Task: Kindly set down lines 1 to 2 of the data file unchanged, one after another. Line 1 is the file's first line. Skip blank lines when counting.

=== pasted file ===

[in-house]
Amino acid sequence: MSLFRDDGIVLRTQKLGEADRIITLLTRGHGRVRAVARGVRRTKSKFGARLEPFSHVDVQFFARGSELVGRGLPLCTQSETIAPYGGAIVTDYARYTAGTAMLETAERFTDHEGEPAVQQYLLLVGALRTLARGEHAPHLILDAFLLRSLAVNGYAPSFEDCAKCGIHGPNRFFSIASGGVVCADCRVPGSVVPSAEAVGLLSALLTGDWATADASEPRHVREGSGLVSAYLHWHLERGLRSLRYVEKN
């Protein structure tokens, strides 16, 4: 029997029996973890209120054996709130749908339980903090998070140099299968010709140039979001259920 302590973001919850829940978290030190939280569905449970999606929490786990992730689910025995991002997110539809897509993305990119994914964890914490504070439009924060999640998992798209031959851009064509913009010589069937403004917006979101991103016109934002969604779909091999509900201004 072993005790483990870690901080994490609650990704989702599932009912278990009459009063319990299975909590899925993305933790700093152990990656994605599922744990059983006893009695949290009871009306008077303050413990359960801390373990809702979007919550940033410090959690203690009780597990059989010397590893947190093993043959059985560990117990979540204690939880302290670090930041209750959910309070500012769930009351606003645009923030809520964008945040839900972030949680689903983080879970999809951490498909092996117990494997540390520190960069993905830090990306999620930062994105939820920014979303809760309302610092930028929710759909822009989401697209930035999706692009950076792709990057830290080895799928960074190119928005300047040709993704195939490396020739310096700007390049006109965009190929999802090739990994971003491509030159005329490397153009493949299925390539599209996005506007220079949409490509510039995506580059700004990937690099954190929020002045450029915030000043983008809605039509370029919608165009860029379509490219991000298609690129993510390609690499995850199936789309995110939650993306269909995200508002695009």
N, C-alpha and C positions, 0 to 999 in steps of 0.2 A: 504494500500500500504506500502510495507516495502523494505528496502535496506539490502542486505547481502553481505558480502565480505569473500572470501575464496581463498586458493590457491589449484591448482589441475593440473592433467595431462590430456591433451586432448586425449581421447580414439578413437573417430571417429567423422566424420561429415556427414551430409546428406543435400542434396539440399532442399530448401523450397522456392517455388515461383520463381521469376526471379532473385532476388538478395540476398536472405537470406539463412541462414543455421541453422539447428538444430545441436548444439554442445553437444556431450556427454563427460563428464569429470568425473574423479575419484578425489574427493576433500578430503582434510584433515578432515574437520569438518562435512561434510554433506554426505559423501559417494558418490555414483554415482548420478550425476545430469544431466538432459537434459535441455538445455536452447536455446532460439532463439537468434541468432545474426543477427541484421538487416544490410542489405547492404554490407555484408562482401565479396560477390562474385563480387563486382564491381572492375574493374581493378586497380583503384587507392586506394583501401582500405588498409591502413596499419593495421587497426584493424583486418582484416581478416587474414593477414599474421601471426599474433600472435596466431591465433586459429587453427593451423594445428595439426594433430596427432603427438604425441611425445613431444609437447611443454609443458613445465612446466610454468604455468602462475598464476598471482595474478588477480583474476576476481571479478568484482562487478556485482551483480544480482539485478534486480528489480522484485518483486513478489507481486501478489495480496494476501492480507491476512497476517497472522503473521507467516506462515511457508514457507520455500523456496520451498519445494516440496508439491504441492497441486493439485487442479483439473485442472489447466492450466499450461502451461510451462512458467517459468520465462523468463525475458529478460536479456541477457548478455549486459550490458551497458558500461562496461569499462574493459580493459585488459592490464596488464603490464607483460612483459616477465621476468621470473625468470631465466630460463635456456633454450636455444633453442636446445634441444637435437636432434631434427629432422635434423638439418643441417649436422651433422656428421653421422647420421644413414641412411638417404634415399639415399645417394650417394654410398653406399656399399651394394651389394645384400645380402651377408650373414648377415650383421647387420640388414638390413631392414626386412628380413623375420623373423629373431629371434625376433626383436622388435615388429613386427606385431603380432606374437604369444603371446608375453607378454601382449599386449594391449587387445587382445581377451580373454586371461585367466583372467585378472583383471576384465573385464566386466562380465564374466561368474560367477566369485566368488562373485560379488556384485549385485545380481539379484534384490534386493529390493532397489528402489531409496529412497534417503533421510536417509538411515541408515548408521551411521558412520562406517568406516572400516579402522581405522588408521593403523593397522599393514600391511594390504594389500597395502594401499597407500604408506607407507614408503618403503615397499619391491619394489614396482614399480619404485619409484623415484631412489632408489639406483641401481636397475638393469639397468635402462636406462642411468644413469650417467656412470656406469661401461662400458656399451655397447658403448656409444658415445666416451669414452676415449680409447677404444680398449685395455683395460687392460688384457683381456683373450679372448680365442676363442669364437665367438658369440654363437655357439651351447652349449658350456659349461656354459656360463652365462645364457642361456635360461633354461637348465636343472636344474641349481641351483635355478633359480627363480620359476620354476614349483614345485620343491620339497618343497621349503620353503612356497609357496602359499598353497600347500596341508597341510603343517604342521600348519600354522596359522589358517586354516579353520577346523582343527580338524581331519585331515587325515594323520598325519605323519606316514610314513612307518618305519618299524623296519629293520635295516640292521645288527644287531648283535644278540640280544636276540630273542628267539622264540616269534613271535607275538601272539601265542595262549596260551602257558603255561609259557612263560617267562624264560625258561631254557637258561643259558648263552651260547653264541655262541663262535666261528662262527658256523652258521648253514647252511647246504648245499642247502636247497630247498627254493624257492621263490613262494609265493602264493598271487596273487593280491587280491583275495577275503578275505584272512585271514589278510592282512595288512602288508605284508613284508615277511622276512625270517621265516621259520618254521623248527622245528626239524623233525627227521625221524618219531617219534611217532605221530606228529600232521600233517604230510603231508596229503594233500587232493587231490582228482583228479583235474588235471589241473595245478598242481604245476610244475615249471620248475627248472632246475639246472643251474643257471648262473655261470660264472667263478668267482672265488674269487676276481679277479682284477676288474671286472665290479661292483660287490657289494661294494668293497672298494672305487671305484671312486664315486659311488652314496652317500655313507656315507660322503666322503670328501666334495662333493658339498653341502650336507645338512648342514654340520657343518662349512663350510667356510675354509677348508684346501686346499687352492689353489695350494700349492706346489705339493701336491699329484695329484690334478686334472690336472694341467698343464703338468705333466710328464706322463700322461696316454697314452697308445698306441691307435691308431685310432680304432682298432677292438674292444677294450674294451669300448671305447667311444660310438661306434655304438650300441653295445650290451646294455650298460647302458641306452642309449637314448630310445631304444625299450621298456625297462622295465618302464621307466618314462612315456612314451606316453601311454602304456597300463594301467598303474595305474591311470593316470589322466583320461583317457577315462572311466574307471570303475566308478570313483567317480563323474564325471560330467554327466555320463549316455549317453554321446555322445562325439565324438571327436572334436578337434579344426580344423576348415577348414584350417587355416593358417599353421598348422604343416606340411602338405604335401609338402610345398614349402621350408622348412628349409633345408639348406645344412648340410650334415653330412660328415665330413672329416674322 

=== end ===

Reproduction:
[in-house]
Amino acid sequence: MSLFRDDGIVLRTQKLGEADRIITLLTRGHGRVRAVARGVRRTKSKFGARLEPFSHVDVQFFARGSELVGRGLPLCTQSETIAPYGGAIVTDYARYTAGTAMLETAERFTDHEGEPAVQQYLLLVGALRTLARGEHAPHLILDAFLLRSLAVNGYAPSFEDCAKCGIHGPNRFFSIASGGVVCADCRVPGSVVPSAEAVGLLSALLTGDWATADASEPRHVREGSGLVSAYLHWHLERGLRSLRYVEKN